But yeah… that’s why I feel Anita Blake is deeply misogynistic and anti-female. She can never WANT to have sex. It has to be forced upon her. Even though it’s her power, her “ardeur” is treated almost as a separate entity rather than something to learn to control and master. She can never share any of the men with other women (with the incredible selfish and childish explanation of, “I know that’s unfair, but I can’t help it”). And they can’t be males who are comfortable sharing, it has to be men who are jealous and unhappy about how they can only have a tiny piece of her but aren’t allowed to have anyone else. Compare that to Dabbler, who “hammerspaces” her partners so they won’t remember the details, specifically to AVOID denying them to other females.

            Of course, the roots of the succubus myth are, along with the incubus, based on some really screwed up attitudes about sex. A demon who seduces men while they sleep in the form of a beautiful woman (“I wasn’t touching myself! I don’t know why the sheets are stained… it must have been a succubus!”) and then becomes a male to impregnate a woman with the stolen seed (“I swear I’m a virgin! I don’t know how I got pregnant – it must have been an incubus!”). A modernized and improved version would have to be a lot more sex-positive. Like Dabbler (“For us sex is like food. You eat food to live. You also enjoy it.”).

          • For Dabbler, sex is life, for Anita Blake, sex is part of the horror. So that’s why I say that a better character to tell the story of becoming a succubus might have been someone with a little less damaged an attitude to sex.

          • Arkone Axon

            Yeah… that’s a great way to put it. DAMAGED. Blake has a DAMAGED attitude towards sex.

            Personally, I find Dabbler’s relationship with sex to be similar to Halo’s relationship with spicy foods. Sustenance and pleasure, the source of a few side plots and providing detail to the character. The part that worried me about Dabbler was never her sexuality, but rather her myriad power set – it made me think of the boys of South Park playing ninja, and Cartmann claiming to have everyone else’s powers, “only better.” Fortunately they’ve emphasized how Dabbler is exactly that – a dabbler, a dilettante in pretty much every field, including sexuality (she’s an amateur cook, not a professional chef) as well as swordsmanship (holds her weapon like a club) and whatnot. Just like how Maxima isn’t all powerful or infallible (“Well, my nose is broken. That’ll teach me to grandstand…”).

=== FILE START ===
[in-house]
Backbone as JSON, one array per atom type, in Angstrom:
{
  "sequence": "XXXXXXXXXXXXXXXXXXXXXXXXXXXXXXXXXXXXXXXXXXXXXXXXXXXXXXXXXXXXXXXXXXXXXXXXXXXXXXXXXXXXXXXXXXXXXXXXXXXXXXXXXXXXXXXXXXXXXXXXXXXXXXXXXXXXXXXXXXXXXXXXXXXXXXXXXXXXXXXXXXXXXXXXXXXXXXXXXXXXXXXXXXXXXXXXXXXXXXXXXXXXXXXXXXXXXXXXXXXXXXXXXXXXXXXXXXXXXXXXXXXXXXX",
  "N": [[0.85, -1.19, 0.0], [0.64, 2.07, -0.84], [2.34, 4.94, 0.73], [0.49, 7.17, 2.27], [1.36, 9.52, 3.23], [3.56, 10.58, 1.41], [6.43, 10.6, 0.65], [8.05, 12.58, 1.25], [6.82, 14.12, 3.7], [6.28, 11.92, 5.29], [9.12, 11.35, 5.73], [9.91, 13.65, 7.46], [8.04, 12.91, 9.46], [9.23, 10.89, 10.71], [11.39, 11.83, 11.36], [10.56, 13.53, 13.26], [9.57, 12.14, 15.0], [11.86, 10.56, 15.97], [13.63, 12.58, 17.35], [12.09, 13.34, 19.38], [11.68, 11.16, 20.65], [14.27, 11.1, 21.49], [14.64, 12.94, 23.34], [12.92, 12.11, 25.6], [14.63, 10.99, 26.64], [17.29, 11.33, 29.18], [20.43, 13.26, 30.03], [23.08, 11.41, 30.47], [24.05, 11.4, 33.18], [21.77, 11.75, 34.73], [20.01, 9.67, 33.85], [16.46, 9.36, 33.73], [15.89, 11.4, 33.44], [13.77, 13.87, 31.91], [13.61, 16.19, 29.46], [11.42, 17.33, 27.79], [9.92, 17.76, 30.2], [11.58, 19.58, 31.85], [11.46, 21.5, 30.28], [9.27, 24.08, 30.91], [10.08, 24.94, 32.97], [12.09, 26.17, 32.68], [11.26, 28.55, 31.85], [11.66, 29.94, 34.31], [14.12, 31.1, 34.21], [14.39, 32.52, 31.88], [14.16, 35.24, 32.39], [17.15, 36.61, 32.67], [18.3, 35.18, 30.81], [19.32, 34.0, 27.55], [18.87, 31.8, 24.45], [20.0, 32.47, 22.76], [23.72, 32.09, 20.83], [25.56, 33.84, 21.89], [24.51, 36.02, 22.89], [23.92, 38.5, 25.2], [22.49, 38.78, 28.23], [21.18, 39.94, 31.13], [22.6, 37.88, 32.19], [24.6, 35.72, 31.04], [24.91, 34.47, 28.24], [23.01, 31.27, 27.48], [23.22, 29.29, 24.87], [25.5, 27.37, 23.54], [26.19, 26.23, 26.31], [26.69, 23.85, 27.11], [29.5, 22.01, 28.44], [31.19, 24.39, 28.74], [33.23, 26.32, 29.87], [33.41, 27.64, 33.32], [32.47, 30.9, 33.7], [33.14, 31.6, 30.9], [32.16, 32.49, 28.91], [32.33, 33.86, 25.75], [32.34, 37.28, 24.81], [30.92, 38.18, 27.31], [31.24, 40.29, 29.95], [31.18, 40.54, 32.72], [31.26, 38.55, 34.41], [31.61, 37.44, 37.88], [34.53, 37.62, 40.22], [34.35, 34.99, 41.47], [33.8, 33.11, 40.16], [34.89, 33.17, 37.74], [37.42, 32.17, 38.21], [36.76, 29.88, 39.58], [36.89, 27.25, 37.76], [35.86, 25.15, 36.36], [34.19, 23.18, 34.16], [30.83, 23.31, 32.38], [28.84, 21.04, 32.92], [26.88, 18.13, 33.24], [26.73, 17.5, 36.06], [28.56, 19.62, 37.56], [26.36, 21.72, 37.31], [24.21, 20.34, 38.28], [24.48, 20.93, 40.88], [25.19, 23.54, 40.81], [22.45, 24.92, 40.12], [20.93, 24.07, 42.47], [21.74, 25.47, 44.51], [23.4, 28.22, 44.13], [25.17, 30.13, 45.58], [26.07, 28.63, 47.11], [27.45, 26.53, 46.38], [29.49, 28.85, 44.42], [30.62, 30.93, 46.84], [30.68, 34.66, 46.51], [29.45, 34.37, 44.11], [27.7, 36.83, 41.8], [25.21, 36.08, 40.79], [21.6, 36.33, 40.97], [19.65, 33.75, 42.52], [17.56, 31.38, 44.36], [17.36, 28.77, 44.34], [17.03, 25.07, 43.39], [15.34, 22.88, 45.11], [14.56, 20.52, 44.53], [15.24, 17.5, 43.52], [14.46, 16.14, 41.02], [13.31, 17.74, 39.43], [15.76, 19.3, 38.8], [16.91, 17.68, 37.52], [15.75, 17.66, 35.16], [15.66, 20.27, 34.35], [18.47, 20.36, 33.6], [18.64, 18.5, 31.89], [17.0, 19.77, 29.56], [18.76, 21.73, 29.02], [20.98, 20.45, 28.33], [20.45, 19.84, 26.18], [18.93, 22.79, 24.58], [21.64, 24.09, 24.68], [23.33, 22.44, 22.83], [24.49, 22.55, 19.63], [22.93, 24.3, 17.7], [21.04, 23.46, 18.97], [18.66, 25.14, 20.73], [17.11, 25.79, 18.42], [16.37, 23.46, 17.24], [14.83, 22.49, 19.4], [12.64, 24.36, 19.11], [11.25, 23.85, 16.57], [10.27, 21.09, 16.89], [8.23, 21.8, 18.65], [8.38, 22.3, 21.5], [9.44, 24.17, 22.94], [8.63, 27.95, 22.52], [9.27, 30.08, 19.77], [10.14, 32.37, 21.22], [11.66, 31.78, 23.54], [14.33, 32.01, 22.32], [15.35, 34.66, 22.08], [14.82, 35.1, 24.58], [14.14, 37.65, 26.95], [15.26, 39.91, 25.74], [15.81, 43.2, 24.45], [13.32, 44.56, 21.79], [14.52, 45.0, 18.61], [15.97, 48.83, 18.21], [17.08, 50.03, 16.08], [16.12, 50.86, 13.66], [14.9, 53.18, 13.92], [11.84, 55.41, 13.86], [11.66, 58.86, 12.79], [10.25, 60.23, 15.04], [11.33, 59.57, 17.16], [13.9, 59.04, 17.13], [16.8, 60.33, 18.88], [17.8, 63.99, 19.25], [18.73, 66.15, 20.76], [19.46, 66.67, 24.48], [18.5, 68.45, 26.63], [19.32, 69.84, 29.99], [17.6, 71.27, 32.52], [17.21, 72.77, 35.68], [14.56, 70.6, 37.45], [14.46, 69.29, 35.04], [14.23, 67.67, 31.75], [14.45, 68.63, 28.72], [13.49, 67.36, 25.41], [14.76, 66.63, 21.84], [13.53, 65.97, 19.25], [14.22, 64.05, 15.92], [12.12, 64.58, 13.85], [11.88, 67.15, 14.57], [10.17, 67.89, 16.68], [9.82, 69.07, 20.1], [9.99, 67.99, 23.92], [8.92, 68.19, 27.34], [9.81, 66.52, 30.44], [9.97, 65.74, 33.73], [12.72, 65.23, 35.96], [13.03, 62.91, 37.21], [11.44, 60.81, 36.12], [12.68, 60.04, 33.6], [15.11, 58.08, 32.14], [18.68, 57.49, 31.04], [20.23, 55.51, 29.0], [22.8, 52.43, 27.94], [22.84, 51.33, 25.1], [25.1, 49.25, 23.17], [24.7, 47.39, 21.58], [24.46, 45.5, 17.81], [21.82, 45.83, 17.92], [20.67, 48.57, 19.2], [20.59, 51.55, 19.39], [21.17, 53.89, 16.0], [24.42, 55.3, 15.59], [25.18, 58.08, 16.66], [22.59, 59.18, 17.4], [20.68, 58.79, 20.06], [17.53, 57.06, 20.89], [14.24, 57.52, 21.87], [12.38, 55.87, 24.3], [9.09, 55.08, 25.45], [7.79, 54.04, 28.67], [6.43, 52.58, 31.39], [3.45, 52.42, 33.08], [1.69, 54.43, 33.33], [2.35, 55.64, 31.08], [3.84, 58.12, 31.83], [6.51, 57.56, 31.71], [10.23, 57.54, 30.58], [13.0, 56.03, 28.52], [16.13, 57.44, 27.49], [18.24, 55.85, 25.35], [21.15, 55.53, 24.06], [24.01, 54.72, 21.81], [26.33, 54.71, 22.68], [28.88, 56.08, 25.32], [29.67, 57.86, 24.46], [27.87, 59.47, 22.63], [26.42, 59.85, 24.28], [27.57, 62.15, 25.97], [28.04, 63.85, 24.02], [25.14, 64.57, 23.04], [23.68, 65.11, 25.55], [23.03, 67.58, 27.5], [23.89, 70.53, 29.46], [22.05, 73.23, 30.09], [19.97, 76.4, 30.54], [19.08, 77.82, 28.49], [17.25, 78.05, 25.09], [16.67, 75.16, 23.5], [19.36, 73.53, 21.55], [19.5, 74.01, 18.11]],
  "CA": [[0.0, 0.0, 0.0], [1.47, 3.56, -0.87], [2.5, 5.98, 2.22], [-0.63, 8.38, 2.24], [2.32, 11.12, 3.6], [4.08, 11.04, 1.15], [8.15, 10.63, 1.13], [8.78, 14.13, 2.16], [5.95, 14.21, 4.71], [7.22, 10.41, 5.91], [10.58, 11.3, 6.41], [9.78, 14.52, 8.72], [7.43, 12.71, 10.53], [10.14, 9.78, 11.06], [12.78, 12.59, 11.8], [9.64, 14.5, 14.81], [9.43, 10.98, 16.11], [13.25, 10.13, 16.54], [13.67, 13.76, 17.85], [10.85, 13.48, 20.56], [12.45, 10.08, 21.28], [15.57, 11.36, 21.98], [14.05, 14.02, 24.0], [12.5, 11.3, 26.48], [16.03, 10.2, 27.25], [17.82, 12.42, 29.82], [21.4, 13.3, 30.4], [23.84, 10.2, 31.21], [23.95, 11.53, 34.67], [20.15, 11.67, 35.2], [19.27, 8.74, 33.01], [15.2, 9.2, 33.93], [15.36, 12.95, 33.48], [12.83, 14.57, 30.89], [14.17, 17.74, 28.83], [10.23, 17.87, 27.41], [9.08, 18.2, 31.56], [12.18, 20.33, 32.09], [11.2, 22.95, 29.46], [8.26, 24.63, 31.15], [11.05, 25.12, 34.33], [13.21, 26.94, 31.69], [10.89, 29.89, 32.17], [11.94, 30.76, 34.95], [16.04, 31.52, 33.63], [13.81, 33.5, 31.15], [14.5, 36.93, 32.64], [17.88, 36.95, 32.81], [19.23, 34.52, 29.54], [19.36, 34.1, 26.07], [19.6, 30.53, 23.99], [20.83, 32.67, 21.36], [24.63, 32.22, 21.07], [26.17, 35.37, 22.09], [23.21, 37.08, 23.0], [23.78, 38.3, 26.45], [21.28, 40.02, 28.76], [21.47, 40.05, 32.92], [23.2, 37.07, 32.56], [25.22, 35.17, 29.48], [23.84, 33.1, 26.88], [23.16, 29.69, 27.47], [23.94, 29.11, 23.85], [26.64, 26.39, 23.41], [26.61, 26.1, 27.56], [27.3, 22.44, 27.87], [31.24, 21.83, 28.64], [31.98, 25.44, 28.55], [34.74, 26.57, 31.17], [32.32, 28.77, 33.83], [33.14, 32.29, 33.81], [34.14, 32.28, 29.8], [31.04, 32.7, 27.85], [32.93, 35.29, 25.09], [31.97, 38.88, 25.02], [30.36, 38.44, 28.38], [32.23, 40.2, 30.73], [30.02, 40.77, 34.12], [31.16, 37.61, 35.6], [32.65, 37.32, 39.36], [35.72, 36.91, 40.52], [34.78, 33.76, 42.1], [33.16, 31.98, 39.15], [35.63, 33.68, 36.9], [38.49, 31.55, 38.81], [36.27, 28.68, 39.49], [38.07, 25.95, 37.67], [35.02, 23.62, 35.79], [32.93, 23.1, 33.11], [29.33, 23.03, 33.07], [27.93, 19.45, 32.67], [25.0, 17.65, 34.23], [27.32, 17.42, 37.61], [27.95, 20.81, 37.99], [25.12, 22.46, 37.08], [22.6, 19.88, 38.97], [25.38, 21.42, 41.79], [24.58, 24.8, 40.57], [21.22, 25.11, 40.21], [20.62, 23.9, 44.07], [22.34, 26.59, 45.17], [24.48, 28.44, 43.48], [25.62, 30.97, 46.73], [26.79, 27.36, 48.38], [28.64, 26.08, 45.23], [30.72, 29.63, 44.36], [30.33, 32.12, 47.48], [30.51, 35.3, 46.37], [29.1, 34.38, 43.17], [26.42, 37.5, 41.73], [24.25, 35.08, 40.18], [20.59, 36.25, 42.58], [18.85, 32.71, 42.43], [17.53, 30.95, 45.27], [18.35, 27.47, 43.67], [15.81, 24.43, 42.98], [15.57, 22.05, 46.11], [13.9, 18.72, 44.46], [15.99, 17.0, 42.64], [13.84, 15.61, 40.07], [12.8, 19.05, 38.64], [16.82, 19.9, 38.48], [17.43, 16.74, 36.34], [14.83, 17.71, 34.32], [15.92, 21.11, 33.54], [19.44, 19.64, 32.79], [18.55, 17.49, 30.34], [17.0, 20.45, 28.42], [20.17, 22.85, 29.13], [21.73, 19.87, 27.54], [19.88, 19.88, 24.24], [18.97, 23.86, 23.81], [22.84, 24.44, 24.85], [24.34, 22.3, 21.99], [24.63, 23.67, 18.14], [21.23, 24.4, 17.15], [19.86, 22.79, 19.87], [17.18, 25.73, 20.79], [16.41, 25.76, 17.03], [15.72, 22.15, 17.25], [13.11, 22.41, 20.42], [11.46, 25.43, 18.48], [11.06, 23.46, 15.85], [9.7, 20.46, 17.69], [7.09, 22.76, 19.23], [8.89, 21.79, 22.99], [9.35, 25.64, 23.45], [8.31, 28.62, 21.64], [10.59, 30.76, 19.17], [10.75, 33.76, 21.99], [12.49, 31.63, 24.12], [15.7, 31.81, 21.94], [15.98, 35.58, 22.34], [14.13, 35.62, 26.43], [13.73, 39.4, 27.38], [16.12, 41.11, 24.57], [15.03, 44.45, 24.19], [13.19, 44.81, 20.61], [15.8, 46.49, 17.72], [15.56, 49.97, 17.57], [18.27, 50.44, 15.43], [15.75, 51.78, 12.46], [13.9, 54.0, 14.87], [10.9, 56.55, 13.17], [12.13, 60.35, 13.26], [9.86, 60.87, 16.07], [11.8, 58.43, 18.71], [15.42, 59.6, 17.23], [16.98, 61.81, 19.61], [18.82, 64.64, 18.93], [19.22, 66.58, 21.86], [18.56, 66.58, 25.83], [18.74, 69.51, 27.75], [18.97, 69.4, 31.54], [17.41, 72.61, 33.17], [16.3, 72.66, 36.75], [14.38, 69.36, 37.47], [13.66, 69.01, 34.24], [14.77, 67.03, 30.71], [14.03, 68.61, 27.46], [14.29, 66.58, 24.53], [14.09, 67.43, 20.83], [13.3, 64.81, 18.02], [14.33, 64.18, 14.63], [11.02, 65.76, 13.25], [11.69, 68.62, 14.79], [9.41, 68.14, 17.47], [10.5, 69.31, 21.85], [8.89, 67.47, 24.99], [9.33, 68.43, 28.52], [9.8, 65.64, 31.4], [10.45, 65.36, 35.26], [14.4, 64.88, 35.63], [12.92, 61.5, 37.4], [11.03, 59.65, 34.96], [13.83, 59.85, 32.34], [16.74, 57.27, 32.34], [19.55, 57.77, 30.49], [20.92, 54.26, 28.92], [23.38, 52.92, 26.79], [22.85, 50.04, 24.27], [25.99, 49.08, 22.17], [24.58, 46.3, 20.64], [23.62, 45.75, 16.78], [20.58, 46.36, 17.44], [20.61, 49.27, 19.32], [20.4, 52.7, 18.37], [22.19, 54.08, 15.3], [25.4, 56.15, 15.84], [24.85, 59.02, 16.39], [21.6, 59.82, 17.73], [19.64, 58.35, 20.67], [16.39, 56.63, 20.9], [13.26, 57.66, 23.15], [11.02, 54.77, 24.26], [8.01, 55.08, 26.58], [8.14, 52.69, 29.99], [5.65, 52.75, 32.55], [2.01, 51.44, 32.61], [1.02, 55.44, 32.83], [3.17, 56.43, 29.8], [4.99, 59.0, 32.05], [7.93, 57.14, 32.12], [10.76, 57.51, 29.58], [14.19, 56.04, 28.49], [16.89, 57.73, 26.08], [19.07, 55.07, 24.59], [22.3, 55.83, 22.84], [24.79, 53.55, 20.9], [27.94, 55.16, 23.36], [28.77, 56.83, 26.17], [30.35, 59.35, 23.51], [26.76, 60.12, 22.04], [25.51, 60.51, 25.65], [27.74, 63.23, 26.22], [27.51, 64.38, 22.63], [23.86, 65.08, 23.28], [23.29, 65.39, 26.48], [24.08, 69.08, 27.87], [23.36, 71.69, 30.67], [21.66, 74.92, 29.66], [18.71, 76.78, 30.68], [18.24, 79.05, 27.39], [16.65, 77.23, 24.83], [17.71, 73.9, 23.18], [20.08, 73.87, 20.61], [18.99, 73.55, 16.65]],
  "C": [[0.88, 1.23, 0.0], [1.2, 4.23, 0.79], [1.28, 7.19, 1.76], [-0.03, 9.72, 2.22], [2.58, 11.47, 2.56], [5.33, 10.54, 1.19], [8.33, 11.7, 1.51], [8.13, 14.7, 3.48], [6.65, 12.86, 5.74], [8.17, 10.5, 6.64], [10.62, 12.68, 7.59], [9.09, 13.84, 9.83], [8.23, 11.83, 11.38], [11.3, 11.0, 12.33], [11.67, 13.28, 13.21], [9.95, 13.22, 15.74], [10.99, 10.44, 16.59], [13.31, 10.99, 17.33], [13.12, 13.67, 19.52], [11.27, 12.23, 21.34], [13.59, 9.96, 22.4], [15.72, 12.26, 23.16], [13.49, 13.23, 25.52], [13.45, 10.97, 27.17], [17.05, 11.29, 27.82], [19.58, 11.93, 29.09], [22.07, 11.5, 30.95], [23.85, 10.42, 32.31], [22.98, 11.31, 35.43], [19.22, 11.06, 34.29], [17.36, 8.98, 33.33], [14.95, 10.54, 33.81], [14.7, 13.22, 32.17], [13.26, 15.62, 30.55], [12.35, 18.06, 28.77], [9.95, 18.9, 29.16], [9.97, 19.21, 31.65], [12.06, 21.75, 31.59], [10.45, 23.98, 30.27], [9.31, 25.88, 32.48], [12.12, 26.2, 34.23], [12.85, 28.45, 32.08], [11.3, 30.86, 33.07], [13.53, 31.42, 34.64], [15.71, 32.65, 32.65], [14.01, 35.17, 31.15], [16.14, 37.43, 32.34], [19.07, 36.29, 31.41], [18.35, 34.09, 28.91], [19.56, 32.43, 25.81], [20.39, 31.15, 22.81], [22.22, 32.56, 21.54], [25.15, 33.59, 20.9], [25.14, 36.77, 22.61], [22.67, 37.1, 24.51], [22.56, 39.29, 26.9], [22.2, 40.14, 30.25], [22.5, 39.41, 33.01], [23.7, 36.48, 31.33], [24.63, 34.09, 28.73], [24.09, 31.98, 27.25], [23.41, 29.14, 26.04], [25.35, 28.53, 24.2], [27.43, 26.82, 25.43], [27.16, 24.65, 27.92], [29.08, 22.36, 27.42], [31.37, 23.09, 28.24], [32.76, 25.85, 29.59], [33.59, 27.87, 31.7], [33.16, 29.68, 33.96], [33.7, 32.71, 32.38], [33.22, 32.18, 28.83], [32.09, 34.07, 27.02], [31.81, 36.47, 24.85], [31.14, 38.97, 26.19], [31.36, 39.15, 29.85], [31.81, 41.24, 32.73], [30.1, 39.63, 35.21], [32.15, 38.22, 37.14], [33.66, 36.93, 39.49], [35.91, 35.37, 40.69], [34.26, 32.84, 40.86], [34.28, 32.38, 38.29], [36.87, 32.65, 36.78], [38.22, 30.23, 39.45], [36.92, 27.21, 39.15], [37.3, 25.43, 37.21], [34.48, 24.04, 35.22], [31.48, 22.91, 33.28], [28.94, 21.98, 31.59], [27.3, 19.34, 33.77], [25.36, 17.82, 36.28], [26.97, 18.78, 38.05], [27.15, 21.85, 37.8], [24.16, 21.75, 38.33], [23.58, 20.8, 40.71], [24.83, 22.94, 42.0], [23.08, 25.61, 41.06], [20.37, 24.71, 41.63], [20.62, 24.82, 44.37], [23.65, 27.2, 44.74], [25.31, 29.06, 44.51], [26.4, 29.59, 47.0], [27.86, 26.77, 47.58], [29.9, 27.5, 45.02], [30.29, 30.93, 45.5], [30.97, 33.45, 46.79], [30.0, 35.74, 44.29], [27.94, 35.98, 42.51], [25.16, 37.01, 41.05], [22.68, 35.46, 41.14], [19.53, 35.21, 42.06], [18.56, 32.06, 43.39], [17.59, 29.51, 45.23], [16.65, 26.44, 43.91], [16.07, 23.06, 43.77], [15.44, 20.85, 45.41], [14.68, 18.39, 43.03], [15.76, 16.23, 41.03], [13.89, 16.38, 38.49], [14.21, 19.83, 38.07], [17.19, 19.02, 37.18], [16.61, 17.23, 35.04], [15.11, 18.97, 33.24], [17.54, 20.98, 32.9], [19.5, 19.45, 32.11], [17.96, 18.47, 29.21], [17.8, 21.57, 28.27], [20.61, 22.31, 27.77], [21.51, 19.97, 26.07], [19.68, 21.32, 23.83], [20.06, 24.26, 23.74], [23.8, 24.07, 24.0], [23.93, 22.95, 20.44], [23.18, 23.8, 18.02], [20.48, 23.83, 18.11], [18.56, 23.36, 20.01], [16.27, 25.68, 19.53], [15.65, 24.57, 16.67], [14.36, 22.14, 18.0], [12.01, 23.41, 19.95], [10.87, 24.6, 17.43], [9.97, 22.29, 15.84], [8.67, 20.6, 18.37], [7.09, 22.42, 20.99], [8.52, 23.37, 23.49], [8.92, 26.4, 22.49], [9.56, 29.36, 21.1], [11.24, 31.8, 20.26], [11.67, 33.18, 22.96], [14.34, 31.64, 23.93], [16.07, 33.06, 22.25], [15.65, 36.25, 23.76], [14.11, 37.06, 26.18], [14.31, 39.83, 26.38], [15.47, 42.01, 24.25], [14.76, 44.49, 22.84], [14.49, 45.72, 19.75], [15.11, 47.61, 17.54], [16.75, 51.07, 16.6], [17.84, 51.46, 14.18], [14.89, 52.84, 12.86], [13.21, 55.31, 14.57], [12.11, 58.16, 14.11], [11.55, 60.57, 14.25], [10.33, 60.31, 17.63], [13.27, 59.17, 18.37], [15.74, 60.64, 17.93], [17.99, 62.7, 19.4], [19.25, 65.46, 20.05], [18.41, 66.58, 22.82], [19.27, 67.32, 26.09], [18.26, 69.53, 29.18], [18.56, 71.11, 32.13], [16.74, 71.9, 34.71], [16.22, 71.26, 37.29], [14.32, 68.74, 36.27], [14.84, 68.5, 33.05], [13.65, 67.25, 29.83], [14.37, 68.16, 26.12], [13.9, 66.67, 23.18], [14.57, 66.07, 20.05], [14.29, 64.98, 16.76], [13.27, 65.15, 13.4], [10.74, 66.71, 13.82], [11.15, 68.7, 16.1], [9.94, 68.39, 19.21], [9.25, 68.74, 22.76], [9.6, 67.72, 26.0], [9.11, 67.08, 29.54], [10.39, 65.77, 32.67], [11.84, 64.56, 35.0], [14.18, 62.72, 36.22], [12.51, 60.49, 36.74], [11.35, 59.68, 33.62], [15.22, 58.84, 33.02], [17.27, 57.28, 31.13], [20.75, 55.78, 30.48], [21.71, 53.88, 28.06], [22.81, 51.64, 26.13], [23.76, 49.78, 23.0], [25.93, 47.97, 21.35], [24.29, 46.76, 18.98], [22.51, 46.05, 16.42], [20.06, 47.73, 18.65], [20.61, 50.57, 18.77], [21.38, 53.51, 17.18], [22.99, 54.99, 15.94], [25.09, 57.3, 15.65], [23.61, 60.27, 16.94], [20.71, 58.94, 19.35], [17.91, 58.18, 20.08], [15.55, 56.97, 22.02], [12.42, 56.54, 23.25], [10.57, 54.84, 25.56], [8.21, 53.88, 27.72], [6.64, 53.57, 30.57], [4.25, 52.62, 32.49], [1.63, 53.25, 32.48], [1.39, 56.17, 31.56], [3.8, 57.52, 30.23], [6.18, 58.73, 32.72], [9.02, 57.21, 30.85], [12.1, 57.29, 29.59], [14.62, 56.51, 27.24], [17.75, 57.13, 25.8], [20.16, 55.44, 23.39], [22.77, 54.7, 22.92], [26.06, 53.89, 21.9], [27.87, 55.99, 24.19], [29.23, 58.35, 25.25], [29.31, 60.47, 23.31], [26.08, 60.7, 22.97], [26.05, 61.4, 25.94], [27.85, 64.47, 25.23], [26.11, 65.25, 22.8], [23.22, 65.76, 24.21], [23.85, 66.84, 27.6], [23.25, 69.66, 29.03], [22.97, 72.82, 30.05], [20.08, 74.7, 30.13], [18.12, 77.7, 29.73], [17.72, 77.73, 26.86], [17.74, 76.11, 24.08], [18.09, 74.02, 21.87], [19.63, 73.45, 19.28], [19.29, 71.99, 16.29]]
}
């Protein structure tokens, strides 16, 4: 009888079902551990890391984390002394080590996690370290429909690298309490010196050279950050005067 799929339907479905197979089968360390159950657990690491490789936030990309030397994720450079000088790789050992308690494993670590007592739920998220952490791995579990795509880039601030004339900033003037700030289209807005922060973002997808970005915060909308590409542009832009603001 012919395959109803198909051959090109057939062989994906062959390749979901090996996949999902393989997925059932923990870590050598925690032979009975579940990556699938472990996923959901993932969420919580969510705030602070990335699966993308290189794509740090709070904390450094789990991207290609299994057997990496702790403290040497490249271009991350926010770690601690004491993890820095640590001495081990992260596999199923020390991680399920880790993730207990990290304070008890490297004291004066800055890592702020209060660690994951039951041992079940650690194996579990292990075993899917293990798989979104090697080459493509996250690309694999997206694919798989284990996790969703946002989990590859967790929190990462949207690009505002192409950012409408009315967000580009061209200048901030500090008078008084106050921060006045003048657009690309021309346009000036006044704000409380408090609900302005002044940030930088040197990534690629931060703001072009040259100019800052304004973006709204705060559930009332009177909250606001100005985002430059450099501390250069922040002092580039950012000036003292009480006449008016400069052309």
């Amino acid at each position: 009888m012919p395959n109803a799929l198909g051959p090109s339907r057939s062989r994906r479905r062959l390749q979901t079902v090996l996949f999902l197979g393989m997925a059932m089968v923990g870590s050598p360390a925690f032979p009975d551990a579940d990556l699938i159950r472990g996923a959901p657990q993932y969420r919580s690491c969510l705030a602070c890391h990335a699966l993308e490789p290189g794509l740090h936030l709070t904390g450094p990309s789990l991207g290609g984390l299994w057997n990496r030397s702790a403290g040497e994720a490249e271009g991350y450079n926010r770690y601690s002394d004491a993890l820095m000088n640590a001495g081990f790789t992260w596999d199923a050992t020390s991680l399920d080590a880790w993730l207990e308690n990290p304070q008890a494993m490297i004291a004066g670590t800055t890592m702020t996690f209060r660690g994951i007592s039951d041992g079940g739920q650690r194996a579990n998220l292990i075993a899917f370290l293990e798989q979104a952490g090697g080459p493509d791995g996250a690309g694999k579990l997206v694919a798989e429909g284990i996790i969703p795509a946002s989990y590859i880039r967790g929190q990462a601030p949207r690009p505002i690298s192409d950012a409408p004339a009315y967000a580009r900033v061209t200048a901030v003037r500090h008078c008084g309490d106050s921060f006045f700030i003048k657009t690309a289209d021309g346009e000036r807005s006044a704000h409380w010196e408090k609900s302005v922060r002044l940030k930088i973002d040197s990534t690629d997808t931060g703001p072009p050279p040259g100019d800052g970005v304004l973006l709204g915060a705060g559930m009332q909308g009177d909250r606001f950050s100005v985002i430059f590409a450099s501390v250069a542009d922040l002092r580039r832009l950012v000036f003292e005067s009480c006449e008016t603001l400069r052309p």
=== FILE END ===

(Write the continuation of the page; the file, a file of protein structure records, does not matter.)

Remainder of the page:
• Anvil: “You have a prosthetic eye? How did you lose it?”

            Dabbler: “Same way I got my prosthetic hand, I’m not as good at swordfighting as I think.”

            (Or words to that effect)

          • Oracle

            And I thought Ayn Rand’s filibusters were bad…

      • M. Alan Thomas II

        It’s sad, because it’s some of the only spec fic set in St. Louis. (I’m not counting Glen Cook’s Garrett novels because the references are hidden and sometimes unintentional.)

        • Dwight Williams

          Thinking of Busiek and Grummett’s Skyrocket. No sooner was she created than she was moved from St. Louis to San Francisco for Power Company purposes in the DCU.

          • M. Alan Thomas II

            The same goes for Synch in Marvel, who was creation for Generation X and was only shown in St. Louis long enough to recruit him and show off his powers in a fight.

            Of course, statistically the city proper is shrinking (or was for a long time) and the metro area’s population increase had more to do with the statistical area’s boundaries expanding than actual population growth, so it being a place that people are from is kinda true-to-life. Even I am an expat.

            Interestingly, Steve Ditko admitted that The Question’s “Hub City” was based on East St. Louis.

          • Dwight Williams

            That was Dennis O’Neil making the admission re: the version of Hub City he and Denys Cowan built, wasn’t it?

          • M. Alan Thomas II

            Ah! You’re right; my memory was a bit muddled there. I just remember “the darkest place in the DCU is East St. Louis” in the same way that I remember “post-apocalyptic (Escape From) New York is East St. Louis.”

      • AshlaBoga

        That drinking game would kill you within a few chapters.

      • Weatherheight

        Drinking Games I Will Never Play Again, Anime Edition

        The Fushigi Yuugi Drinking Game!
        1) Drink when Miaka says “Tamahome” immediately after Tamahome says “Miaka”
        2) Drink when Tamahome says “Miaka” immediately after Miaka says “Tamahome”

        There was a “Slam It!” condition but for some reason I don’t remember what it was. I’m sure it’ll come to me, eventually…

    • FlashNeko

      “God, was I really that much of a muscle-headed jerk?”
      “God, do I really become this much of a pretentious dumbass?”

  • Mega Girl was CUTE.

    • Rugains Fleuridor

      The costume was intentionally designed so, I bet.

      • Well, duh.

        In Marian Harmon’s “Cape” books, Astra’s costume is not only designed to look cute, but to compensate for the fact that she’s only eighteen when she has her breakthrough, and, at five-foot-nothing, she looks like someone’s fourteen-year-old kid sister.

        Someone’s flat-chested fourteen-year-old kid sister.

        It has … enhancements.

        • Oren Leifer